Natural Proofs for Structure, Data, and Separation
Revision as of 23:02, 27 February 2013 by Stefane1
- Natural Proofs for Structure, Data, and Separation
- Xiaokang Qiu and Pranav Garg and Andrei Stefanescu and Parthasarathy Madhusudan
- PLDI'13, ACM, pp 231-242. 2013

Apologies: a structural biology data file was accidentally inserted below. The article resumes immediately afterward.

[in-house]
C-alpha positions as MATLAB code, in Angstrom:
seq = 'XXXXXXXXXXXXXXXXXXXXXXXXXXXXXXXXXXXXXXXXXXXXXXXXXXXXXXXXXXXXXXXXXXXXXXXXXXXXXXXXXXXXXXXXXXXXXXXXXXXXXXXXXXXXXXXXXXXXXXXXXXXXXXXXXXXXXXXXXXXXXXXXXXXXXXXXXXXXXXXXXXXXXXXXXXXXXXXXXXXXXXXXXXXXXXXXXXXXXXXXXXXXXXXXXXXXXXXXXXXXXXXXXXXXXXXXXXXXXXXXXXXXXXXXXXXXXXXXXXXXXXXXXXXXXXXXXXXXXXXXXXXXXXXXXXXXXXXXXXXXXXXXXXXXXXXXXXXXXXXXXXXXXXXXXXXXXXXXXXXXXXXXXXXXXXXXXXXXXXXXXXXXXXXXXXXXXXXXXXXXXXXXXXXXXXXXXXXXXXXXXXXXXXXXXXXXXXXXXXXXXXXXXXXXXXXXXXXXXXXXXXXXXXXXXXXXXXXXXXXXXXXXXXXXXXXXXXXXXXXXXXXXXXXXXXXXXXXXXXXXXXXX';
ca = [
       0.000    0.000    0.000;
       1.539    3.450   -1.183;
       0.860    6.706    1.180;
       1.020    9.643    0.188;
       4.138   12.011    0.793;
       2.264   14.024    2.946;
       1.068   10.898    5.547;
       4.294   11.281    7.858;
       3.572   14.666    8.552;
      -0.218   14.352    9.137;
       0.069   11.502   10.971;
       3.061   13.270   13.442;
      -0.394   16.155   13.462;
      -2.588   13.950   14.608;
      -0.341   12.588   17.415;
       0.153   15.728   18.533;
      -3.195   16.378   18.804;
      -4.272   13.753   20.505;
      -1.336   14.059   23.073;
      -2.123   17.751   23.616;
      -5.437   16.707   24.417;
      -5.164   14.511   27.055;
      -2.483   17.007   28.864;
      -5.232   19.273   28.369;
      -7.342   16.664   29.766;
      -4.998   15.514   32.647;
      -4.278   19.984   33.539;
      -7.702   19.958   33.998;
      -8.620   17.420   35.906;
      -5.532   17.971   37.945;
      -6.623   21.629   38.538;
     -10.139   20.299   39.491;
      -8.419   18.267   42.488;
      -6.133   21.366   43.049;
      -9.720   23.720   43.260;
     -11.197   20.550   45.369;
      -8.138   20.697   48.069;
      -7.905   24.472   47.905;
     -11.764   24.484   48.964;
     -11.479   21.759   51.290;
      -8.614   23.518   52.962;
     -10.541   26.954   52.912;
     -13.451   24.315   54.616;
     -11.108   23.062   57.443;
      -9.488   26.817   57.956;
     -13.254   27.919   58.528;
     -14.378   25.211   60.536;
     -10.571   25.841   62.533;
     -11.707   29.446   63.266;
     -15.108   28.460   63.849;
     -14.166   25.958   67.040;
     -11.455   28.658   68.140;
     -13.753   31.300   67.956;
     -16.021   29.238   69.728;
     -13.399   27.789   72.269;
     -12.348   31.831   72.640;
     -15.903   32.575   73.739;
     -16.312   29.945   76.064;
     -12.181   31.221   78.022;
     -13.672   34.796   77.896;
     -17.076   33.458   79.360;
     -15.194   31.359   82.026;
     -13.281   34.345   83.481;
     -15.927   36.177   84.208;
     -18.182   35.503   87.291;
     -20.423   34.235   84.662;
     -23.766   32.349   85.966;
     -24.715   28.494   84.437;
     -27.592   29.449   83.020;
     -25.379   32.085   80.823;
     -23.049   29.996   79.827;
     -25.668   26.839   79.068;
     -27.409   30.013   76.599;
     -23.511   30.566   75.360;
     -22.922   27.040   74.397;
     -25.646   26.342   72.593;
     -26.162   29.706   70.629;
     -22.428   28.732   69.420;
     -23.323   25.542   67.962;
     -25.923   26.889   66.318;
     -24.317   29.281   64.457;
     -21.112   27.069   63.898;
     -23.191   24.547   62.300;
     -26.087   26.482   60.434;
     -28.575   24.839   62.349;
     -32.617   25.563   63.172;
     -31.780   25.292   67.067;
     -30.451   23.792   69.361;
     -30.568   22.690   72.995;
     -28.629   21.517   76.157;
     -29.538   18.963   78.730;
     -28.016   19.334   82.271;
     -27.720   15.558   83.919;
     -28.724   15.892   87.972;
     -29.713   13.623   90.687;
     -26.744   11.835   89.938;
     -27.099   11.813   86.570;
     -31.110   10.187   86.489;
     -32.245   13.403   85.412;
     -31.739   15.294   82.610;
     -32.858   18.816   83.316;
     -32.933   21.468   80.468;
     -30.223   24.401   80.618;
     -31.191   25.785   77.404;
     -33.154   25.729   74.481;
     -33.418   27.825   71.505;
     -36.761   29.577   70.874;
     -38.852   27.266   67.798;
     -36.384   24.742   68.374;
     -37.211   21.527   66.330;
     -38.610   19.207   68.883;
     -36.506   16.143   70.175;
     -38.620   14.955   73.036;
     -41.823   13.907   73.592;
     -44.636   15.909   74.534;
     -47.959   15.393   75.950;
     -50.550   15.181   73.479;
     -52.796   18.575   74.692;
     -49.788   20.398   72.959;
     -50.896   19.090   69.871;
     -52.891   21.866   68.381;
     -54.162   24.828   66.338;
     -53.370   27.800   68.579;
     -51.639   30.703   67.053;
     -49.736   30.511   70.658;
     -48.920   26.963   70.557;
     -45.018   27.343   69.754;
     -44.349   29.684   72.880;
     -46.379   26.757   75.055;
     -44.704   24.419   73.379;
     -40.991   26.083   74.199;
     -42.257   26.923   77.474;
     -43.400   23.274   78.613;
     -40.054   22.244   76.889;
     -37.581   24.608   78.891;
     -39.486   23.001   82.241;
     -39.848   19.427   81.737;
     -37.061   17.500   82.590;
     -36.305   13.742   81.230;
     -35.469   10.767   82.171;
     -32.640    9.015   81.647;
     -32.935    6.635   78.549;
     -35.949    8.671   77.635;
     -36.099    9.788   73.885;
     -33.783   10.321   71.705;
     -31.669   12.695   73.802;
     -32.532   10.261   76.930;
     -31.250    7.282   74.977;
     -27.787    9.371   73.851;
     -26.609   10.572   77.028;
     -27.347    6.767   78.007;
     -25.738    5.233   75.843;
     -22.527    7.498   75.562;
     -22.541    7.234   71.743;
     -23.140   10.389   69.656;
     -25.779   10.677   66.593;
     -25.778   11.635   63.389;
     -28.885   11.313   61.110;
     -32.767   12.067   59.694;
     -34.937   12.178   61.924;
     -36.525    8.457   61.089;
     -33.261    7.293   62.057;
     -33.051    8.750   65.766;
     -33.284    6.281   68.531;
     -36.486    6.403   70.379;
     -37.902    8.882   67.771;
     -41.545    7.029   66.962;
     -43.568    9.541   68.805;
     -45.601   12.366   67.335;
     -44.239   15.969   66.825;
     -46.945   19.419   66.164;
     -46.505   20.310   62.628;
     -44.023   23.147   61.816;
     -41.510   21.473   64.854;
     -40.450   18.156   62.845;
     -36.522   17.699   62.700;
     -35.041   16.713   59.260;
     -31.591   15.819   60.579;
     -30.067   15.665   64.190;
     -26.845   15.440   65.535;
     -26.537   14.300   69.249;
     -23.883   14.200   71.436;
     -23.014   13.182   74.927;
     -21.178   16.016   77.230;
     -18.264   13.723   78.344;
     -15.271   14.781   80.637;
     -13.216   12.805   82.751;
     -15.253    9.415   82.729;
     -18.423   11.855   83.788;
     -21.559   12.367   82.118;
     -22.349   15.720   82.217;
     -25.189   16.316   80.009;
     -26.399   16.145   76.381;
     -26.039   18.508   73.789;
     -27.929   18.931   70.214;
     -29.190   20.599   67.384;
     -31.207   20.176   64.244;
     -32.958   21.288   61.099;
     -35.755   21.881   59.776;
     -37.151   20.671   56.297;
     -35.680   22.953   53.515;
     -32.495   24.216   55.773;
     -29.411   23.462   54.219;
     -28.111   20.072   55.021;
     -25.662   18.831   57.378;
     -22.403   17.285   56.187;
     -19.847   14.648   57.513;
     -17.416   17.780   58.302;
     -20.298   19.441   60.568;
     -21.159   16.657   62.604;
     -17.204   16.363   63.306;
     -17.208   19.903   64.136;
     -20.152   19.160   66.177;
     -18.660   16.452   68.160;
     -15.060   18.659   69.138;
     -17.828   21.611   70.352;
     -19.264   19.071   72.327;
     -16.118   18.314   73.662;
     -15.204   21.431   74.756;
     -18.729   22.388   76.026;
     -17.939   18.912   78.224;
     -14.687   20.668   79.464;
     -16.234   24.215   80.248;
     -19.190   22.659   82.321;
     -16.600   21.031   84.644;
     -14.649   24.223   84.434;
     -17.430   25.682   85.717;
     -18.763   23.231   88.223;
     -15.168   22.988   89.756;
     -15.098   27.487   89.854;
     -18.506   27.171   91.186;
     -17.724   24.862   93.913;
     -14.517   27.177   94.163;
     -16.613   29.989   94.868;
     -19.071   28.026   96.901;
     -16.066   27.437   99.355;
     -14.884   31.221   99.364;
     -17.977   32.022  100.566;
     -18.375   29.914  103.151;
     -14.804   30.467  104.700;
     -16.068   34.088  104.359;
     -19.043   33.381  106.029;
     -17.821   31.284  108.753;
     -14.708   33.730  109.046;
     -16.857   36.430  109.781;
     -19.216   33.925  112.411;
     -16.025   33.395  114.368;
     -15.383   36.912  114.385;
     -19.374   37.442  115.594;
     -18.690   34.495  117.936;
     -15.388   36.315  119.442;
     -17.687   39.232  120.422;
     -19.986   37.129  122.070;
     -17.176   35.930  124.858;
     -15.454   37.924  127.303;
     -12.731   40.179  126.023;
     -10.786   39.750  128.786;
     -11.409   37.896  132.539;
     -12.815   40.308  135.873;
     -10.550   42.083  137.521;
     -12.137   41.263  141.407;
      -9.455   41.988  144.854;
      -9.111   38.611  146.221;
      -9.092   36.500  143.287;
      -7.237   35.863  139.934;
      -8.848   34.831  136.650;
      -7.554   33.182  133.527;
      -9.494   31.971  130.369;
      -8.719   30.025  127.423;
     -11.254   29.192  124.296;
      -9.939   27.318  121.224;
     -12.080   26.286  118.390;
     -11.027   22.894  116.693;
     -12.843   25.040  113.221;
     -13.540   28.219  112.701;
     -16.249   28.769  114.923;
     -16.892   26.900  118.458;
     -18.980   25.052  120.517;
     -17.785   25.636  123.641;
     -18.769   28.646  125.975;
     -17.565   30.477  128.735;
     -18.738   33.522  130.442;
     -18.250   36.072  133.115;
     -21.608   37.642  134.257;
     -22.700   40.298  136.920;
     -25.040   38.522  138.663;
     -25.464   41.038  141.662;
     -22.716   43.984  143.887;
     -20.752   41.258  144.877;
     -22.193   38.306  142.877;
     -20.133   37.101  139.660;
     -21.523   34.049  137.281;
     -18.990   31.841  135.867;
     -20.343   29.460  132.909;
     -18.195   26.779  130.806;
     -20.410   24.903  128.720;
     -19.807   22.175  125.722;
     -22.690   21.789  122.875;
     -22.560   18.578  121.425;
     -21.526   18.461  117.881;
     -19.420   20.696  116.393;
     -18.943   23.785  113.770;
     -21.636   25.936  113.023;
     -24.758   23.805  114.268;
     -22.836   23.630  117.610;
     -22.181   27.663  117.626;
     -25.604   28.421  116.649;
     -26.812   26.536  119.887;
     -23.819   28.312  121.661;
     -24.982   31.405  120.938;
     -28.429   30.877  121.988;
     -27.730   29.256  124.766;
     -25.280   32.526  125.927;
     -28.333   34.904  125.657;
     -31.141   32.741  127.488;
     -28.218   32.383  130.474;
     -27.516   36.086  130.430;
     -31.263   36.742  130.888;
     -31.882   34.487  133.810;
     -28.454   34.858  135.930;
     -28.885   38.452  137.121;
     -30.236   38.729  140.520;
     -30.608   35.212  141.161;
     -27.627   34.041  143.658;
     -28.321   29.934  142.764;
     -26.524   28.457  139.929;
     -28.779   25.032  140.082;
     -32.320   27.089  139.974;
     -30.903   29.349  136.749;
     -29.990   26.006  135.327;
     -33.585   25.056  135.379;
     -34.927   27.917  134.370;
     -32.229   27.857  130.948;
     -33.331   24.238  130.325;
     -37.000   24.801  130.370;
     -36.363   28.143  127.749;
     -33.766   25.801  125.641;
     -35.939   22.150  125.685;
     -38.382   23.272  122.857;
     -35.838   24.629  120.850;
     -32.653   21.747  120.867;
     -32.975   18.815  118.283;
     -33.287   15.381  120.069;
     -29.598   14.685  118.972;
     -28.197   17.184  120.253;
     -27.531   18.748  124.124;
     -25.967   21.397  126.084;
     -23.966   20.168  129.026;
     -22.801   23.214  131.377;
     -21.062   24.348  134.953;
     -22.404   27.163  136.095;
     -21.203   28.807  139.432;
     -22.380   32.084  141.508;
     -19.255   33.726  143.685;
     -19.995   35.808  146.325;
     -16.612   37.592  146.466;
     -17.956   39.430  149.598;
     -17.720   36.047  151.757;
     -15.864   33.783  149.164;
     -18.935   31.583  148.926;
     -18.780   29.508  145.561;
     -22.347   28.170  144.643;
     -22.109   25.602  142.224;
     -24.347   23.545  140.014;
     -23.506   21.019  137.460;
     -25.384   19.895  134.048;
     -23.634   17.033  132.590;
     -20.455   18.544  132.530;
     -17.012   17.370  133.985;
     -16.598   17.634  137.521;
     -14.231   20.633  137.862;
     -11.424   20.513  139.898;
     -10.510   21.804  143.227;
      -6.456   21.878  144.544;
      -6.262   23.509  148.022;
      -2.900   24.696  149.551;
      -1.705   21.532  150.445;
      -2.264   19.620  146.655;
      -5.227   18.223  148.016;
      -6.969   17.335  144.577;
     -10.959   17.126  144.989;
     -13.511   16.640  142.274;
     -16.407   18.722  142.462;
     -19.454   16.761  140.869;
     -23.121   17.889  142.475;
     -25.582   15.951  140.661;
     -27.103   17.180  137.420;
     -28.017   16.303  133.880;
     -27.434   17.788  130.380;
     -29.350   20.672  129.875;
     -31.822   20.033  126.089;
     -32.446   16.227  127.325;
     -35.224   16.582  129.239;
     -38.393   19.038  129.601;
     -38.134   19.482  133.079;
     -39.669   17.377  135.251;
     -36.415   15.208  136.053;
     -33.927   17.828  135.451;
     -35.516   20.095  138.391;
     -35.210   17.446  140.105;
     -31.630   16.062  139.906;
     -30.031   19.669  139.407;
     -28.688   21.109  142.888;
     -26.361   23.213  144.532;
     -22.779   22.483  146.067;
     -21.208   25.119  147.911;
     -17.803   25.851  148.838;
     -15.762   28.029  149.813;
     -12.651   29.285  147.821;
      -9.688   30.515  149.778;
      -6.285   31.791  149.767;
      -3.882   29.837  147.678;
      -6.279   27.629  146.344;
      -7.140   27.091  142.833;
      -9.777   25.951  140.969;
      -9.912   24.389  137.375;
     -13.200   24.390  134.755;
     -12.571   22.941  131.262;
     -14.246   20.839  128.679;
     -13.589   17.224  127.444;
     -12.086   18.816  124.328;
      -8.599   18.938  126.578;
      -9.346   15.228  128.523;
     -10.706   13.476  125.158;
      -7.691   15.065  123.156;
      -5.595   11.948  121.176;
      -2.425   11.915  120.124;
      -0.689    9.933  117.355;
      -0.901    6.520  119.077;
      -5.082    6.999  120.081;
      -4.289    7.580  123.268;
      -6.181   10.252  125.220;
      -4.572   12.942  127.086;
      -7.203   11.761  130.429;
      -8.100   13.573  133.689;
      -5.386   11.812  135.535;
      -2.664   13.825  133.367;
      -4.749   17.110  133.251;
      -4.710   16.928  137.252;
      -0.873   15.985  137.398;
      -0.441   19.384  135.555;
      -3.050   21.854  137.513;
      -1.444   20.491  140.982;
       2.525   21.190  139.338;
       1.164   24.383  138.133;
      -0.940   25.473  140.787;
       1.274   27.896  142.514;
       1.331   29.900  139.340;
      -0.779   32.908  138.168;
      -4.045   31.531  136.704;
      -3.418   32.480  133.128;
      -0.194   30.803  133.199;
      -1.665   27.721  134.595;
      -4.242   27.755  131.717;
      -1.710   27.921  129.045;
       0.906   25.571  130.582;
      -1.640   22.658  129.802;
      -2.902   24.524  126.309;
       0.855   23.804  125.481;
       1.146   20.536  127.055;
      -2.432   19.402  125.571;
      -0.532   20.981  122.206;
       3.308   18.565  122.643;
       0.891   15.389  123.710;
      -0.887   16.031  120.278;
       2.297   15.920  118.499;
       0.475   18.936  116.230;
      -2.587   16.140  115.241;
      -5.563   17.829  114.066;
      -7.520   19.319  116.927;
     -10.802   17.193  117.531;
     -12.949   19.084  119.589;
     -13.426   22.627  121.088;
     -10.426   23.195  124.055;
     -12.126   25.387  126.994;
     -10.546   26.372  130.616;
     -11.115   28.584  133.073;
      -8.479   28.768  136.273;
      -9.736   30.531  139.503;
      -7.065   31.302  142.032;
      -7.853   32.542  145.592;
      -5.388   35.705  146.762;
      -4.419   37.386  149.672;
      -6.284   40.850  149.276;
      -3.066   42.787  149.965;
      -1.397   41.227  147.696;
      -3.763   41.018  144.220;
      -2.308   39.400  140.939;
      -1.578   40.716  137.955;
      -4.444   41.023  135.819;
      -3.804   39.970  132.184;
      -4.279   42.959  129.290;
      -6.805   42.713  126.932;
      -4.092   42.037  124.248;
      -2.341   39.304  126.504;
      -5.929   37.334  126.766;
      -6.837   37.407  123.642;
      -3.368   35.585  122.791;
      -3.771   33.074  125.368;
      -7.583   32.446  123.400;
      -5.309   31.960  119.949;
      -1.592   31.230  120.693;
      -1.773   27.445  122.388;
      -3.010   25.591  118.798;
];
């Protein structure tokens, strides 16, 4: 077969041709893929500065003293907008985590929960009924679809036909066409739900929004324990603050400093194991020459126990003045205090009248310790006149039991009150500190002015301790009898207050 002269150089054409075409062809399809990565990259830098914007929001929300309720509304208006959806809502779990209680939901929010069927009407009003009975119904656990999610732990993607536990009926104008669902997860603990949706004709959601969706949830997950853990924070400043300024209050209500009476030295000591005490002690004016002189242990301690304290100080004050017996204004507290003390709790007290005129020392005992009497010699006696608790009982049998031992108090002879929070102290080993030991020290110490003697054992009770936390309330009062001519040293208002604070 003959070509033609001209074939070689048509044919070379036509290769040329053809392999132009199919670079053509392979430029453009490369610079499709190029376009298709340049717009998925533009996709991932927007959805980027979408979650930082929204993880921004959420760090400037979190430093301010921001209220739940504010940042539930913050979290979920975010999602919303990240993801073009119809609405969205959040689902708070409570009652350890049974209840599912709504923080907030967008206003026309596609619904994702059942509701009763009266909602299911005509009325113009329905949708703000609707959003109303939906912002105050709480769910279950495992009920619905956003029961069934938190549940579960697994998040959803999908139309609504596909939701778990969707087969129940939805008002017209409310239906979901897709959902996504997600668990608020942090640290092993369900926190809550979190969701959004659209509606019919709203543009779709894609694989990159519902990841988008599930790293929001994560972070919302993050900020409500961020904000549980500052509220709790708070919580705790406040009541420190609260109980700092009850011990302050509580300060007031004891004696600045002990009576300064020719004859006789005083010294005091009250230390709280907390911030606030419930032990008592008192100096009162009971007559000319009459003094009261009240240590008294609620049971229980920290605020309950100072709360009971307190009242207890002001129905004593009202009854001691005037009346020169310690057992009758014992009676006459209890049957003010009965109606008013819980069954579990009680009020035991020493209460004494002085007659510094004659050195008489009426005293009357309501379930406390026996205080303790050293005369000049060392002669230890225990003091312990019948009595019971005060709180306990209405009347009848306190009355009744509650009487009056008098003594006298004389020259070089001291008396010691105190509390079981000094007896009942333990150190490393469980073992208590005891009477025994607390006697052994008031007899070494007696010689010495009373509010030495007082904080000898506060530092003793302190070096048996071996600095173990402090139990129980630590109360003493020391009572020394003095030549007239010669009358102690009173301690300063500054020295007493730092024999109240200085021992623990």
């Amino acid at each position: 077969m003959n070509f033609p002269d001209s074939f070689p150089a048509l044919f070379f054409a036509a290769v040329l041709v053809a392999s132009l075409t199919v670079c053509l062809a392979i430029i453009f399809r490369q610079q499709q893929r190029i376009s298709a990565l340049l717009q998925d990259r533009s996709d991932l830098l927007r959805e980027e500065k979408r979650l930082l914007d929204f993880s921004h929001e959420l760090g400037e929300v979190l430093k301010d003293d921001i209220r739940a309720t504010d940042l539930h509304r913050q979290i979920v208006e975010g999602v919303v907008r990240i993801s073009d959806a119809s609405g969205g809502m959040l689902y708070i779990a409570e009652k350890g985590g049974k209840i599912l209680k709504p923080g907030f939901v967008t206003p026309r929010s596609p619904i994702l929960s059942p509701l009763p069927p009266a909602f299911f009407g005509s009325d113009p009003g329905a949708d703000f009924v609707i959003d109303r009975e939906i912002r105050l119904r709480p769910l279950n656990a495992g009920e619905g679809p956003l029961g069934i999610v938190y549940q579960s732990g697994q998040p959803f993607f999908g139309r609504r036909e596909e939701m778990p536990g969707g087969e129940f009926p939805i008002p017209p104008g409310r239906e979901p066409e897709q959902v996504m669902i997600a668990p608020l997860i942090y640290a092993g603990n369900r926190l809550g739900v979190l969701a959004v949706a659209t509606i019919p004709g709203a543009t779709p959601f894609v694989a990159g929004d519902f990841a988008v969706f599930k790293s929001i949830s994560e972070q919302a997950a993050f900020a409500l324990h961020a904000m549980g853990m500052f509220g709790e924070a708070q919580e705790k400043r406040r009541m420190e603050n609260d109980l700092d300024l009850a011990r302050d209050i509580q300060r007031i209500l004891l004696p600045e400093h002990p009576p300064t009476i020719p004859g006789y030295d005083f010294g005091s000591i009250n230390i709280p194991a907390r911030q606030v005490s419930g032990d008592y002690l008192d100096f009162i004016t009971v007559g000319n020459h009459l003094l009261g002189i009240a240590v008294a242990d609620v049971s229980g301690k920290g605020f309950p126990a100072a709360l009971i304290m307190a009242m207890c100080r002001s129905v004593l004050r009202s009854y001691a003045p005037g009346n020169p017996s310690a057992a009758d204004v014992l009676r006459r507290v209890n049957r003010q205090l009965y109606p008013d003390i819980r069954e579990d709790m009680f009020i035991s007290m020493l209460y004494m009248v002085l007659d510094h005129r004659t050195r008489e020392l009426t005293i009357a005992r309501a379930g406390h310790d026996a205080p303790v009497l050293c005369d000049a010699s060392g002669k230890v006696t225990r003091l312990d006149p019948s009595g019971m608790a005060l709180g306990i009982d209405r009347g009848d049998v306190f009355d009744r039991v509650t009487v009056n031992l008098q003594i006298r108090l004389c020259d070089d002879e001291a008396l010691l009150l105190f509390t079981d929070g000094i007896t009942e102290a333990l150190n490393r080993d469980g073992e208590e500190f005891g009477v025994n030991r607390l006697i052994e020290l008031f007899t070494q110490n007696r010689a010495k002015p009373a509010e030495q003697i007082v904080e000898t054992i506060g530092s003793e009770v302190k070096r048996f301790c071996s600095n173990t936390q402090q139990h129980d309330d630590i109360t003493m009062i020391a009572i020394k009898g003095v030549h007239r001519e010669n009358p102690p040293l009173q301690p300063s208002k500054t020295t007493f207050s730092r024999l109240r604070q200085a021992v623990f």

- Abstract. We propose natural proofs, for reasoning with programs that manipulate data-structures against complex specifications --- specifications that describe the structure of the heap, the data stored within it, and separation and framing of sub-structures. Natural proofs are a subclass of proofs that are amenable to completely automated reasoning, that provide sound but incomplete procedures, and that capture common reasoning tactics in program verification. We develop a dialect of separation logic over heaps, called Dryad, with recursive definitions that avoids explicit quantification. We develop ways to reason with heaplets using classical logic over the theory of sets, and develop natural proofs for reasoning using proof tactics involving disciplined unfoldings and formula abstractions. Natural proofs are encoded into decidable theories of first-order logic so as to be discharged using SMT solvers. We also implement the technique and show that a large class of more than 100 correct programs that manipulate data-structures are amenable to full functional correctness using the proposed natural proof method. These programs are drawn from a variety of sources including standard data-structures, the Schorr-Waite algorithm for garbage collection, a large number of low-level C routines from the Glib library, the OpenBSD library and the Linux kernel, and routines from a secure verified OS-browser project. Our work is the first that we know of that can handle such a wide range of full functional verification properties of heaps automatically, given pre/post and loop invariant annotations. We believe that this work paves the way for the deductive verification technology to be used by programmers who do not (and need not) understand the internals of the underlying logic solvers, significantly increasing their applicability in building reliable systems.